The Dublin High Court handed down a landmark decision in favour of policyholders on February 5, 2021, in four test cases brought by publicans against FBD Insurance (“FBD”), providing clarity to policyholders seeking indemnity for business interruption as a result of the Covid-19 pandemic. FBD announced that it won’t be appealing the decision, and that the judgment “provided clarity to all parties concerned”.

A few weeks after the UK Supreme Court issued its final deci­sion in the FCA test case, the Irish High Court ruled in favour of poli­cy­hol­ders. The FBD insu­rance deci­sion will be a miles­tone in the Irish busi­ness inter­rup­tion insu­rance land­scape. Note­wor­thy point, the Irish High Court delayed its deci­sion in order to consi­der the par­ties’ sub­mis­sions on the poten­tial impact of the FCA test case. This deci­sion is quite dif­ferent from the FCA’s Test Case though, as unlike the UK wat­ch­dog, the Cen­tral Bank of Ire­land did not take the ini­tia­tive to bring such a test case to Court, cer­tain­ly due to sta­tu­to­ry res­tric­tions, and let the mar­ket liti­gate the case. Des­pite its absence in the test case pro­cee­dings, the Cen­tral Bank is appa­rent­ly willing to super­vise this issue, as it announ­ced that it “wel­comes the judg­ment of the High Court” and that it will be “clo­se­ly exa­mi­ning the poten­tial impact of this judg­ment for cus­to­mers in the context of its sus­tai­ned and ongoing enga­ge­ment with insu­rers”. The CBI also issued a super­vi­so­ry fra­me­work for insu­rers last August, set­ting out its expec­ta­tions on how insu­rers should assess Busi­ness Inter­rup­tion claims and how sys­te­mic issues of cus­to­mer harm should be iden­ti­fied and addressed.


The Irish test case invol­ved four pubs that held insu­rance poli­cies with FBD. The insu­rer refu­sed to indem­ni­fy the publi­cans for losses ari­sing from dis­rup­tion cau­sed to their busi­nesses by Covid-19, sta­ting that their poli­cies did not cover these types of claims.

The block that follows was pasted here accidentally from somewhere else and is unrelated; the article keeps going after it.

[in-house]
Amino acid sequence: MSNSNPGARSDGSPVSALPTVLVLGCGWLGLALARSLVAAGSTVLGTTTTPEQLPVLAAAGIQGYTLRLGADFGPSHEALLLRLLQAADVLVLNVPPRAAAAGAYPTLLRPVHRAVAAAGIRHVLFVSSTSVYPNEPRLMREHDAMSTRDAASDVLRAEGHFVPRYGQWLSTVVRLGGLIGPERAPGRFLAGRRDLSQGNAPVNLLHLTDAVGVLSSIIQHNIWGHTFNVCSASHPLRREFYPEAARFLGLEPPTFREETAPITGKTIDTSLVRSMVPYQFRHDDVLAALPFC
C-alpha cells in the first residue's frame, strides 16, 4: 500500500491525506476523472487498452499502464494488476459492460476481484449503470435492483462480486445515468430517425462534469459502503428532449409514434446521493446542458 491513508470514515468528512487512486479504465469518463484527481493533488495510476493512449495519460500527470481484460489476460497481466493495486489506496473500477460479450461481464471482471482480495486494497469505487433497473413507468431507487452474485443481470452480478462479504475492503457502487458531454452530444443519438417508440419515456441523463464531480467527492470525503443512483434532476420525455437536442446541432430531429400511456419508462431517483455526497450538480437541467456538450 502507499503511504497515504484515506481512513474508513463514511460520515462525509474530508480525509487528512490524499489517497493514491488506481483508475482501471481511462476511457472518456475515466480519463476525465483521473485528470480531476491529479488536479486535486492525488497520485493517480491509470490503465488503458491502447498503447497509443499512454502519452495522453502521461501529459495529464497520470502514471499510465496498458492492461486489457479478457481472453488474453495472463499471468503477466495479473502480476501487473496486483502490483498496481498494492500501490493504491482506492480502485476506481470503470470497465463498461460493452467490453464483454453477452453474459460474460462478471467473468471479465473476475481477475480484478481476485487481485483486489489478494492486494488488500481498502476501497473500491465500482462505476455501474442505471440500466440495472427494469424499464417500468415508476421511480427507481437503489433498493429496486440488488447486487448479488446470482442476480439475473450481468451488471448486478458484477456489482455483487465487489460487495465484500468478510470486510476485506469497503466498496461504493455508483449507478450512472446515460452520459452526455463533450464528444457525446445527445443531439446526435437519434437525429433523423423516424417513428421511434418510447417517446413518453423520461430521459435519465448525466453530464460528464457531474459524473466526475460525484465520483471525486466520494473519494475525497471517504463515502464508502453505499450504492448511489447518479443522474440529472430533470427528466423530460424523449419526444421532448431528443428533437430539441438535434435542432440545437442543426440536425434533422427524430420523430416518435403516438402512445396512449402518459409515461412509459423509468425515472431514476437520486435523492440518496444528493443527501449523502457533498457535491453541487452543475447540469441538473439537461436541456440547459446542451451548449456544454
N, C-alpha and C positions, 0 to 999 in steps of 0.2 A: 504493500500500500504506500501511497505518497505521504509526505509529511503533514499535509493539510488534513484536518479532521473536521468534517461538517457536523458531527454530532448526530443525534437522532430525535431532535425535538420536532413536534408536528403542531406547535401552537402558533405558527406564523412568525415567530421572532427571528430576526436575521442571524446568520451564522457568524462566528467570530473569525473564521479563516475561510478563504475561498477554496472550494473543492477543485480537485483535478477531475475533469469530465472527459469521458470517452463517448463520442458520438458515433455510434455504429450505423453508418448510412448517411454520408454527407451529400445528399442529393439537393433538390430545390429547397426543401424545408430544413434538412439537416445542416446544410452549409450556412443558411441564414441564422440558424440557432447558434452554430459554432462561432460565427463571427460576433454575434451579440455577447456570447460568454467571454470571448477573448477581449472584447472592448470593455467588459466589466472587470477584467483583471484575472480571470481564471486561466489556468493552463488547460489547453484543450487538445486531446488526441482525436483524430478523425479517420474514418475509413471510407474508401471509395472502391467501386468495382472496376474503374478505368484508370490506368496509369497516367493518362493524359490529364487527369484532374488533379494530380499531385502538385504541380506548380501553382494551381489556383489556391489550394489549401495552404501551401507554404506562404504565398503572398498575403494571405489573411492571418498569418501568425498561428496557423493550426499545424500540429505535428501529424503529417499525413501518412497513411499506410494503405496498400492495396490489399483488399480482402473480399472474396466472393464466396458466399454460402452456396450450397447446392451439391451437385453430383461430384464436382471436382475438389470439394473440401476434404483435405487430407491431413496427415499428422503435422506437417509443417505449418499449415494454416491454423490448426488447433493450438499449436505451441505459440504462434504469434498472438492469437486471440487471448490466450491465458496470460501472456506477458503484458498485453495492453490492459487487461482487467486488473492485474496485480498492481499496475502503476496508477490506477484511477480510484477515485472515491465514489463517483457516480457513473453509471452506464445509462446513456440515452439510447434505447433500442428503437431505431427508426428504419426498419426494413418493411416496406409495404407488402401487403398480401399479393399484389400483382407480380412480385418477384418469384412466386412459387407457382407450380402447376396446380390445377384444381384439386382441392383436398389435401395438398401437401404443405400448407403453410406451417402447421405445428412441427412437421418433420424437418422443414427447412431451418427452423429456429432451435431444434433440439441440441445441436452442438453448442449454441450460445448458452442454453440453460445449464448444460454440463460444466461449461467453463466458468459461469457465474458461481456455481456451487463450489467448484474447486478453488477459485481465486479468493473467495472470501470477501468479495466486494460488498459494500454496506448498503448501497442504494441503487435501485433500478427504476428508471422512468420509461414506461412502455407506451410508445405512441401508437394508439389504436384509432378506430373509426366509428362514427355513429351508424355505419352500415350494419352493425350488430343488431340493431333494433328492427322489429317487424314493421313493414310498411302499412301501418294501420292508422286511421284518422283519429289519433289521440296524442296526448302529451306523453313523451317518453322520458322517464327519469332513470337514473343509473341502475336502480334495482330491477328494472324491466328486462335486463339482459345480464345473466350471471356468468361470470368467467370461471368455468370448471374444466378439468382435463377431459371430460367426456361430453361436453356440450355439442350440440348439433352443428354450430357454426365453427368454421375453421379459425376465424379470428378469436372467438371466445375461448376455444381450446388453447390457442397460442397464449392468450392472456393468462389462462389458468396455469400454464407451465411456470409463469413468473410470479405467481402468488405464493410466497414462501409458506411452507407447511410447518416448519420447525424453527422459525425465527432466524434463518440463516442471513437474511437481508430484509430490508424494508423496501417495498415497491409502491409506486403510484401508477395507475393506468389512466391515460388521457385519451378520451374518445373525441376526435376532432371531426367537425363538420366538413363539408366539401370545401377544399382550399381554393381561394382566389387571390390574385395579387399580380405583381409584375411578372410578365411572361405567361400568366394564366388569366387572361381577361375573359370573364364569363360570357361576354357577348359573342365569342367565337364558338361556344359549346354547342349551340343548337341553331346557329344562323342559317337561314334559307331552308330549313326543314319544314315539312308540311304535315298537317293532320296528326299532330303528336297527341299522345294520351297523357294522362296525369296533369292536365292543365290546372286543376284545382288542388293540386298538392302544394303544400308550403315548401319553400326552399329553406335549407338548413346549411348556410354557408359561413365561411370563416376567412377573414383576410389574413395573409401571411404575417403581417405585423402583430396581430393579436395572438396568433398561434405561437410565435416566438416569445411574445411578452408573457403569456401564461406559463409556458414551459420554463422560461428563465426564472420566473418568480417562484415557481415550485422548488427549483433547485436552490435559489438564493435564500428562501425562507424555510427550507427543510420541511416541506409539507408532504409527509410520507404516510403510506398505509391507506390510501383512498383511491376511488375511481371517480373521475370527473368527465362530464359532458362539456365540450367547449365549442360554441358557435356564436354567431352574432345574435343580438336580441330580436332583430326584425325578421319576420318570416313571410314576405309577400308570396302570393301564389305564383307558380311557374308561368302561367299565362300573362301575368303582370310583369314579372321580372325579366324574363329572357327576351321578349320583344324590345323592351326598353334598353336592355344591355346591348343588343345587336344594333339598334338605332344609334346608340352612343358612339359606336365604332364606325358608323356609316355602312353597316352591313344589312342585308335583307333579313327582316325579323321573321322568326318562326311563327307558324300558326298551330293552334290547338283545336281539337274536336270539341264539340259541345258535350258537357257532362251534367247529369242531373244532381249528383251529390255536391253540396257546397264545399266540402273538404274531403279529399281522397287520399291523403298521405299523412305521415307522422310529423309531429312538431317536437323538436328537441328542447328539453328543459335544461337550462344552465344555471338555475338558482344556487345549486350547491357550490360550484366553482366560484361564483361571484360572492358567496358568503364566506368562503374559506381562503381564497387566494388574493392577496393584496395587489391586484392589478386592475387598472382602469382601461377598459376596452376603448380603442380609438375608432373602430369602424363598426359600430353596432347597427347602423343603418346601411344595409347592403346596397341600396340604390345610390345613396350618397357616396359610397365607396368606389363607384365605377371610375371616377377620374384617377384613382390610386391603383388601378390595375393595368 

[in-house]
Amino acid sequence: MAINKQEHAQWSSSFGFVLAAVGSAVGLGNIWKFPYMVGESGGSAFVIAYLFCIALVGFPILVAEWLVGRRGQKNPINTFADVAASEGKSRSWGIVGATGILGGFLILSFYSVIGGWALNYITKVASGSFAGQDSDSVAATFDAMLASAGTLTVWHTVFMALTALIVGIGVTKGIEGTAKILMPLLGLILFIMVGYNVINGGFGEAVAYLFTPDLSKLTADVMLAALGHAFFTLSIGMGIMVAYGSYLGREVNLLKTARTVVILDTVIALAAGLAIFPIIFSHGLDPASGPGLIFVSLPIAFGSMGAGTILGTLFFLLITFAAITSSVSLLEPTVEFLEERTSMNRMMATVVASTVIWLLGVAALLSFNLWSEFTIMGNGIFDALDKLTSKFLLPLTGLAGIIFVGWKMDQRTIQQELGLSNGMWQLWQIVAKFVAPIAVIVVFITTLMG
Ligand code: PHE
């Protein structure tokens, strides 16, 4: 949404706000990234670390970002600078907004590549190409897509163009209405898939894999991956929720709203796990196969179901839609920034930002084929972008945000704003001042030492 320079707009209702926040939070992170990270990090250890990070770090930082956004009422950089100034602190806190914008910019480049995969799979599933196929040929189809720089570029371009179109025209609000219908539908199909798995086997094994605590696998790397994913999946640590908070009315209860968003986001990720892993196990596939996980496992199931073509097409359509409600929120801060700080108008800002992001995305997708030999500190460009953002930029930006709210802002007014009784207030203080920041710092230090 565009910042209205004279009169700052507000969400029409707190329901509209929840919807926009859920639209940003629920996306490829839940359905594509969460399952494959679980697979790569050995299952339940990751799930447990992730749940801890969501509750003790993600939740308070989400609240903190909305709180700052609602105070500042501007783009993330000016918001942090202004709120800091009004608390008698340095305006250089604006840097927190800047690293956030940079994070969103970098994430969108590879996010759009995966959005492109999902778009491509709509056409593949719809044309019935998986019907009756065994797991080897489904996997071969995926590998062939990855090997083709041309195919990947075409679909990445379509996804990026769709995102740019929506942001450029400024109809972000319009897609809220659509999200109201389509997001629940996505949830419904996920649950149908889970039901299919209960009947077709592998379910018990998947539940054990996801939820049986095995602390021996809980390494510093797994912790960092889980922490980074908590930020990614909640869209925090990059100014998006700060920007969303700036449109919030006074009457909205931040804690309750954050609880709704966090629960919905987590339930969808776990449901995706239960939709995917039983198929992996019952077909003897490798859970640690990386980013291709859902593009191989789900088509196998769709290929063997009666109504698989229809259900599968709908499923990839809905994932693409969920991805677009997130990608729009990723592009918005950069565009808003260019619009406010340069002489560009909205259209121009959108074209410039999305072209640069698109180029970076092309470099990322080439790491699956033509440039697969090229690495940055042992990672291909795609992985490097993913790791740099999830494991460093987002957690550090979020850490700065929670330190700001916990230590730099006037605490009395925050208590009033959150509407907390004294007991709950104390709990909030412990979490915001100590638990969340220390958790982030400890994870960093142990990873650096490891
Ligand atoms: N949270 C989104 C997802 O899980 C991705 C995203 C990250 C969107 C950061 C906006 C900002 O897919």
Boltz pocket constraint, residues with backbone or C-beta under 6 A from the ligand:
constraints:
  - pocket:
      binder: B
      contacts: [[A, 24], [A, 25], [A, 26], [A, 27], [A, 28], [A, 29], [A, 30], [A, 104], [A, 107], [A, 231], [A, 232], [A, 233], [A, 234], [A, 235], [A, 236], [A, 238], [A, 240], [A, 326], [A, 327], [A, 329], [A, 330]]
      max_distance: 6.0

Indeed, FBD’s poli­cies contai­ned a clause confir­ming that pubs would be indem­ni­fied if they were clo­sed by order of the govern­ment autho­ri­ty in rela­tion to “out­breaks of conta­gious or infec­tious diseases on the pre­mises or within 25 miles of same”. The publi­cans argued that :

- the fai­lure to cover their claims was a breach of contract ;

- and that under their poli­cies of insu­rance with FBD, they were entit­led to have their conse­quen­tial losses cove­red by an insu­rable risk.

FBD contes­ted this, and argued that the impo­sed clo­sure could not be said to have been cau­sa­ti­ve­ly lin­ked to an out­break of Covid-19 which occur­red within the 25-mile radius sur­roun­ding the publi­can’s res­pec­tive premises.

Howe­ver, the High Court dis­mis­sed FBD’s argu­ments and ruled in favour of the pub owners, sta­ting that the BII poli­cies respon­ded where the clo­sure was cau­sed by natio­nal disease out­break, as long as :

  • there was an out­break within the 25 mile radius of the business,
  • the out­break was one of the causes of the closure.

In its ope­ning sta­te­ment, the High Court sta­ted that “It is hoped that the ulti­mate out­come of these cases will assist in the reso­lu­tion of a large num­ber of simi­lar claims”, with the hope that this deci­sion will ensure that simi­lar busi­ness inter­rup­tion claims are resol­ved without recourse to litigation.

What’s next ?

FBD said that it was com­mit­ted to paying valid BII claims and will endea­vour to pro­cess claims as qui­ck­ly as pos­sible and in accor­dance with the court’s judg­ment. It also indi­ca­ted that it will make inter­im pay­ments to affec­ted poli­cy­hol­ders while wai­ting final cla­ri­ty from the court on issues of quan­tum. Indeed, test actions to deter­mine how much FBD must pay out will be heard in the High Court after April.

As the FCA’s test case, the Irish test case jud­ge­ment is posi­tive news for many cus­to­mers but - as for UK bro­kers – it will create an expo­sure for insu­rance inter­me­dia­ries, as explai­ned in an article writ­ten by Richard Webb.

Sources : – takeaways-from-the-fbd-insurance-decision